News Release

CU researchers develop model for studying rare polio-like illness

Peer-Reviewed Publication

University of Colorado Anschutz Medical Campus

AURORA, Colo. (Feb. 23, 2017) - Scientists, led by researchers at the University of Colorado School of Medicine, have developed the first animal model for studying paralysis caused by virus linked to a polio-like illness that paralyzed 120 children in 2014.

Working with mice in the laboratory of Kenneth Tyler, MD, chairman of the Department of Neurology, Alison Hixon, an MD/PhD candidate at the CU School of Medicine, and a team of researchers were able to demonstrate that several strains of the virus, known as enterovirus D68, or EV-D68, recovered during the 2014 epidemic can cause a paralytic illness in mice that resembles several aspects of the human cases.

"This is a really important breakthrough as it gives us a model to both study therapeutics and to understand how the disease develops," Tyler said. The results are published in the Feb. 23 edition of PLOS Pathogens, a peer-reviewed online open-access journal.

In the fall and winter of 2014, the United States experienced an epidemic of acute flaccid myelitis (AFM) cases in children coincident with a nationwide outbreak of EV-D68 respiratory disease. EV-D68 had previously been a rare cause of illness in the United States. Up to half of the 2014 AFM patients had RNA from EV-D68 detected in their respiratory secretions. The connection between EV-D68 and AFM led to the current research studies.

AFM appears as sudden onset of limb weakness, similar to polio, and medical imaging tests often reveal damage within the nervous system, particularly in the spinal cord. The effects of AFM can be devastating, leaving victims permanently disabled. Since 2014, the Centers for Disease Control and Prevention has been actively investigating the illness and has continued to receive reports of sporadic cases of AFM. In 2016, a total of 132 people in 37 states across the country were confirmed to have AFM.

"There are currently no established treatments for EV-D68," said Hixon. "A mouse model is an important first step in screening potential drug and vaccine therapies. Our results suggest that that there may be potentially effective strategies to treat or prevent EV-D68 and that's particularly important because we saw a surge in AFM cases in 2016."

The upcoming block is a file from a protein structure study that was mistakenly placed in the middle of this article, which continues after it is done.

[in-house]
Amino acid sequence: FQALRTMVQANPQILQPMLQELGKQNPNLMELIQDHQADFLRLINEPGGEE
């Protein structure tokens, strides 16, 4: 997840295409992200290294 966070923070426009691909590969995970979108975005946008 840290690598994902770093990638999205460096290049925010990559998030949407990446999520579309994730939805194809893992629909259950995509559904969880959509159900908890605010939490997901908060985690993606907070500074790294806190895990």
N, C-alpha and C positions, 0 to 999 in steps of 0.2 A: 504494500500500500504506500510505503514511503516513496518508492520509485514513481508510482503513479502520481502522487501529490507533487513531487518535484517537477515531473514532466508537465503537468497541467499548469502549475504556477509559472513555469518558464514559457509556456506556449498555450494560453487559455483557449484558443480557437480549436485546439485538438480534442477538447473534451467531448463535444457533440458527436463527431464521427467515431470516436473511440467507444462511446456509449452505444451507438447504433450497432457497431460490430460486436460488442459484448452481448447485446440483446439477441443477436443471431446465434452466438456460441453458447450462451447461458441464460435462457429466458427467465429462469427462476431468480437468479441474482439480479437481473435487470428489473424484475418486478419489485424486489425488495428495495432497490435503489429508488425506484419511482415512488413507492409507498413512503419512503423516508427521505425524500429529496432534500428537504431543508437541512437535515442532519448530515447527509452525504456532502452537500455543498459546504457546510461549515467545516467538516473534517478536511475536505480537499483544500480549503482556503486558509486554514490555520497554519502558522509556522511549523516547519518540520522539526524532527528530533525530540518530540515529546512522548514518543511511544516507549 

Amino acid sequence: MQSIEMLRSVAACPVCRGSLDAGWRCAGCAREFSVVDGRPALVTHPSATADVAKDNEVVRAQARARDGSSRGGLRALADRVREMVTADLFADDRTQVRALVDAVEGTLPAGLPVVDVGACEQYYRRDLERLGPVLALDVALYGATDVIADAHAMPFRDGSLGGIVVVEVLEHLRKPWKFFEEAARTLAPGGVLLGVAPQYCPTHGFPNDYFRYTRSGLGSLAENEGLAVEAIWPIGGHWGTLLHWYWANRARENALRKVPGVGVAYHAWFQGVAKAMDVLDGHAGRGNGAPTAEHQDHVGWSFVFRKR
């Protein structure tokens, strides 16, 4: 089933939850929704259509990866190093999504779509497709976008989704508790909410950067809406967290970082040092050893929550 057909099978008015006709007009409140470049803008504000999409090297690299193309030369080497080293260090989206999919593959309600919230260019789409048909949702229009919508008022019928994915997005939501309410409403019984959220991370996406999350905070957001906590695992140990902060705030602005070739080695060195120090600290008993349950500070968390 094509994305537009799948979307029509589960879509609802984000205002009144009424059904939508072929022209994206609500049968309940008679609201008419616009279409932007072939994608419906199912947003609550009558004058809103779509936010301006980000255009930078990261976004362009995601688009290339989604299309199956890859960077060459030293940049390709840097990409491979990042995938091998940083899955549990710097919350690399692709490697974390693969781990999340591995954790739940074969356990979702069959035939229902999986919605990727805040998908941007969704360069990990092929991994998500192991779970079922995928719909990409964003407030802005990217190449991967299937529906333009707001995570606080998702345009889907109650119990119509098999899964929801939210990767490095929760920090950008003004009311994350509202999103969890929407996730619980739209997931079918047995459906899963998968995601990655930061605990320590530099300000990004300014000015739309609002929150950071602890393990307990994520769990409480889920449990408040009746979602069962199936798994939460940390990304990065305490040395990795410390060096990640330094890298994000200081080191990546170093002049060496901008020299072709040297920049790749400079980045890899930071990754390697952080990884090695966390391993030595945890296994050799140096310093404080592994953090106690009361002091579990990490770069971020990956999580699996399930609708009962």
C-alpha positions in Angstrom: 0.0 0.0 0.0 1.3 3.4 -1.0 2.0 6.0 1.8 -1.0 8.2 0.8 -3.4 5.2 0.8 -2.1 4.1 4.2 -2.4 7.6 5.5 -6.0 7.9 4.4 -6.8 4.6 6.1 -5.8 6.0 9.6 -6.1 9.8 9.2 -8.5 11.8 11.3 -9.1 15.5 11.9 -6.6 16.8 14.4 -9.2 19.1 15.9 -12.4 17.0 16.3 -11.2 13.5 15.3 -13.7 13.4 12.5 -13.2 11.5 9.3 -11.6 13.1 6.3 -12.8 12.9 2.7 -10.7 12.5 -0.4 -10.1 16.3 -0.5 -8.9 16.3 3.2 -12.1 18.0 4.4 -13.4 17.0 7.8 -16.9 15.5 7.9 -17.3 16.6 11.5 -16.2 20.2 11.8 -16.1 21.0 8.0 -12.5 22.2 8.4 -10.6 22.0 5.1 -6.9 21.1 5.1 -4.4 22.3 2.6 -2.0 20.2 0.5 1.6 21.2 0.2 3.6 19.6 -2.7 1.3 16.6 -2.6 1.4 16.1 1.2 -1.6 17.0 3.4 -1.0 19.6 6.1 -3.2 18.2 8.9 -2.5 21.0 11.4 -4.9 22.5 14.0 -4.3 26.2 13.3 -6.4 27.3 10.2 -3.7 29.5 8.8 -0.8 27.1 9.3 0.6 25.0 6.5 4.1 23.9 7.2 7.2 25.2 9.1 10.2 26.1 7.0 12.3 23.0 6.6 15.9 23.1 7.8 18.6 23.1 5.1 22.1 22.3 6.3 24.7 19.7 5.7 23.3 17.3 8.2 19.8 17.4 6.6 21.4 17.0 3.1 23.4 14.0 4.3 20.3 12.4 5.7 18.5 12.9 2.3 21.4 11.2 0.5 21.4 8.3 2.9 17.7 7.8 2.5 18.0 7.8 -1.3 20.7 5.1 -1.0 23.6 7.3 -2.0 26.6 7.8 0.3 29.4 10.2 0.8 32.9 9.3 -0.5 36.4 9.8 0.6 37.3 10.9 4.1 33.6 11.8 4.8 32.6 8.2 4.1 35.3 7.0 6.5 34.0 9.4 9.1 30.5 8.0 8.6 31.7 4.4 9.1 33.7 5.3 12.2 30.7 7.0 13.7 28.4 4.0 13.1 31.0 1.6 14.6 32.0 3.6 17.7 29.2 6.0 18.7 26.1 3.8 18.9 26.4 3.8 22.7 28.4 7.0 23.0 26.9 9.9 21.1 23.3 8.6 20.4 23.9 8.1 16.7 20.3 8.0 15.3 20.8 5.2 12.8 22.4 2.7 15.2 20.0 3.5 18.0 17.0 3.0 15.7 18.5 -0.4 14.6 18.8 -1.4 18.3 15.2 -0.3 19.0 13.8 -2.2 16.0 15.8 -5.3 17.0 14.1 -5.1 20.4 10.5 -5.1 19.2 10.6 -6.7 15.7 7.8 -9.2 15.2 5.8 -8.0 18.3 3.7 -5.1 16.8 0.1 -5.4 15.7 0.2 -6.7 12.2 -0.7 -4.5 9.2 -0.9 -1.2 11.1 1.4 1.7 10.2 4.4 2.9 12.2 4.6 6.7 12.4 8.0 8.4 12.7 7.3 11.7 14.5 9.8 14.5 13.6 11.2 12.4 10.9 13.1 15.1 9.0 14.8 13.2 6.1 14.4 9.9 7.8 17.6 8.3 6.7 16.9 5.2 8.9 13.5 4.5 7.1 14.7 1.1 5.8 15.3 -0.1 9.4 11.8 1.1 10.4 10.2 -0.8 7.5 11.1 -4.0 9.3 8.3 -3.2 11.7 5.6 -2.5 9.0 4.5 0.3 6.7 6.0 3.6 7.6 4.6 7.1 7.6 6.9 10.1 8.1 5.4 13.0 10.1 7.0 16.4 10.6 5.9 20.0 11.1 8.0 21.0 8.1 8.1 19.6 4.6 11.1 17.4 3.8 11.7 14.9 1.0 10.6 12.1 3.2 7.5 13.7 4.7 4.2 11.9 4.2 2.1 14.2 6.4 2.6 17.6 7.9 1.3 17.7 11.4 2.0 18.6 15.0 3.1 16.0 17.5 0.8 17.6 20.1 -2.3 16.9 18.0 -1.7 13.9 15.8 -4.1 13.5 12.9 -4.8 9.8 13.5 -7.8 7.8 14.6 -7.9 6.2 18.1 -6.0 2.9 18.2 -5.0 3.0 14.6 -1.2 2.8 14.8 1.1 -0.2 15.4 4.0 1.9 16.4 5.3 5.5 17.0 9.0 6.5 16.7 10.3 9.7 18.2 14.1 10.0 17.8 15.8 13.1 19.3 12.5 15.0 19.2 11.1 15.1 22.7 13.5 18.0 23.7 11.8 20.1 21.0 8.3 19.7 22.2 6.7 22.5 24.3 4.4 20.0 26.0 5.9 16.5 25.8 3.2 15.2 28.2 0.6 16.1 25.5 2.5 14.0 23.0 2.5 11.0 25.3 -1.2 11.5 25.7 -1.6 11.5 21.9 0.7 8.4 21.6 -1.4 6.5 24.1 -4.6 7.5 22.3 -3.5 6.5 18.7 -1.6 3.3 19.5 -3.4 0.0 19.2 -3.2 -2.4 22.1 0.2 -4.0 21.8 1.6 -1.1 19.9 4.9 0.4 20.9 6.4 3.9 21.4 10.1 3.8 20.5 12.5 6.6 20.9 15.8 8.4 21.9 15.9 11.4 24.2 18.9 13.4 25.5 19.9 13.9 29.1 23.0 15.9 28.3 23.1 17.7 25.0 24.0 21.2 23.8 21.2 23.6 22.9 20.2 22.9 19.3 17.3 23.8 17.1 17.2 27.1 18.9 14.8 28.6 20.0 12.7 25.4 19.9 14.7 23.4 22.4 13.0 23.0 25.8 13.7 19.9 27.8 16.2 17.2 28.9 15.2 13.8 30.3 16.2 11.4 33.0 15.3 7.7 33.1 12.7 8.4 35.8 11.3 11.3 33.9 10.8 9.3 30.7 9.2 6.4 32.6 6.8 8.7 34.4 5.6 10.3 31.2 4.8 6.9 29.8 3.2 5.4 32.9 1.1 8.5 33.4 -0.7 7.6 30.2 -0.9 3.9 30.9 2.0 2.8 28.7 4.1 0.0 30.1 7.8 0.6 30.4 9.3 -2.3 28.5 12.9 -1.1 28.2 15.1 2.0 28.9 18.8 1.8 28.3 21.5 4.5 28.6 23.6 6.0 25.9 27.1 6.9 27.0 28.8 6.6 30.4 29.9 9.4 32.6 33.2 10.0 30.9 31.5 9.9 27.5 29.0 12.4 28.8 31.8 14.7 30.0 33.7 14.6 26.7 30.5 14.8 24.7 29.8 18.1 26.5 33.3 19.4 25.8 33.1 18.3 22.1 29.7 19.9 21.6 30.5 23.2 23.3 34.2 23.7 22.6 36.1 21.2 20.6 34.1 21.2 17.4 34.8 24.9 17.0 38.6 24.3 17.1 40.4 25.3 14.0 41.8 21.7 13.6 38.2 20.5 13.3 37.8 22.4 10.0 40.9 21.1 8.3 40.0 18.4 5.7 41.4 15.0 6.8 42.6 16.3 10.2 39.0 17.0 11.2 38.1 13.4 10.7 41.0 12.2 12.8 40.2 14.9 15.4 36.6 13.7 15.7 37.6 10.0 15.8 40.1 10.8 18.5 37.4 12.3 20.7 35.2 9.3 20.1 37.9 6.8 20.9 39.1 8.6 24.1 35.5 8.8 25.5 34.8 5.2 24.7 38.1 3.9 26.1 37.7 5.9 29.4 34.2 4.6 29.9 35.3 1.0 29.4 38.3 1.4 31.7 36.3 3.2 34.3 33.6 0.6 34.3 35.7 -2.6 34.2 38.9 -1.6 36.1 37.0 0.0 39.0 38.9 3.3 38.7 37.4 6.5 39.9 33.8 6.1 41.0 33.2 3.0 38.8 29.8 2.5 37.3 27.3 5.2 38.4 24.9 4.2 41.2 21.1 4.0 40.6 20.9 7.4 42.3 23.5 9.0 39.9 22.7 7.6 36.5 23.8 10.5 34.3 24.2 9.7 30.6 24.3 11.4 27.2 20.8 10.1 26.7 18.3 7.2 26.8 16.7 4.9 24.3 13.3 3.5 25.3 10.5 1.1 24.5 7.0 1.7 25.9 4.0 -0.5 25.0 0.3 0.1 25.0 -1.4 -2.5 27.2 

In addition to Hixon and Tyler, the co-authors of the article are Guixia Yu of the University of California San Francisco, J. Smith Leser of the University of Colorado School of Medicine, Shigeo Yagi of the California Department of Public Health, Penny Clarke, PhD, of the University of Colorado School of Medicine and Charles Y. Chiu, MD, PhD, of the University of California San Francisco.

The research was supported by grants from the U.S. National Institutes of Health and U.S. Department of Veterans Affairs. It was also supported in part by grants from the University of California San Francisco (UCSF)-Abbott Pathogen Discovery Award. The funders had no role in study design, data collection and analysis, decision to publish, or preparation of the manuscript.

About the University of Colorado School of Medicine

Faculty at the University of Colorado School of Medicine work to advance science and improve care. These faculty members include physicians, educators and scientists at University of Colorado Health, Children's Hospital Colorado, Denver Health, National Jewish Health, and the Denver Veterans Affairs Medical Center. The school is located on the Anschutz Medical Campus, one of four campuses in the University of Colorado system. To learn more about the medical school's care, education, research and community engagement, visit its web site.

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